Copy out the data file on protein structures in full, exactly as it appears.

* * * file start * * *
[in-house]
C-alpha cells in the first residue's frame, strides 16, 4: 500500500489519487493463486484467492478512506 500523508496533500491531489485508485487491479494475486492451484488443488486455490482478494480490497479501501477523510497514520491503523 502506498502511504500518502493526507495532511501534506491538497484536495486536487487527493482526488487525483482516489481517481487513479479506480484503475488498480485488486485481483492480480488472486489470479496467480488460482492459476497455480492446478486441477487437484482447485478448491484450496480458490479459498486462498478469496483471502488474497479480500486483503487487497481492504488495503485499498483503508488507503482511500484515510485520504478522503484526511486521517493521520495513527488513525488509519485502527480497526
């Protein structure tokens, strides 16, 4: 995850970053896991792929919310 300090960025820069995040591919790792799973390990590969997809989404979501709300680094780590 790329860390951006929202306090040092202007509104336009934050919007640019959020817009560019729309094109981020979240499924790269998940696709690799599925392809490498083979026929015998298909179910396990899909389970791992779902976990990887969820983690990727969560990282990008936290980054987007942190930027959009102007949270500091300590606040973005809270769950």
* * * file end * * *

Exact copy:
[in-house]
C-alpha cells in the first residue's frame, strides 16, 4: 500500500489519487493463486484467492478512506 500523508496533500491531489485508485487491479494475486492451484488443488486455490482478494480490497479501501477523510497514520491503523 502506498502511504500518502493526507495532511501534506491538497484536495486536487487527493482526488487525483482516489481517481487513479479506480484503475488498480485488486485481483492480480488472486489470479496467480488460482492459476497455480492446478486441477487437484482447485478448491484450496480458490479459498486462498478469496483471502488474497479480500486483503487487497481492504488495503485499498483503508488507503482511500484515510485520504478522503484526511486521517493521520495513527488513525488509519485502527480497526
């Protein structure tokens, strides 16, 4: 995850970053896991792929919310 300090960025820069995040591919790792799973390990590969997809989404979501709300680094780590 790329860390951006929202306090040092202007509104336009934050919007640019959020817009560019729309094109981020979240499924790269998940696709690799599925392809490498083979026929015998298909179910396990899909389970791992779902976990990887969820983690990727969560990282990008936290980054987007942190930027959009102007949270500091300590606040973005809270769950």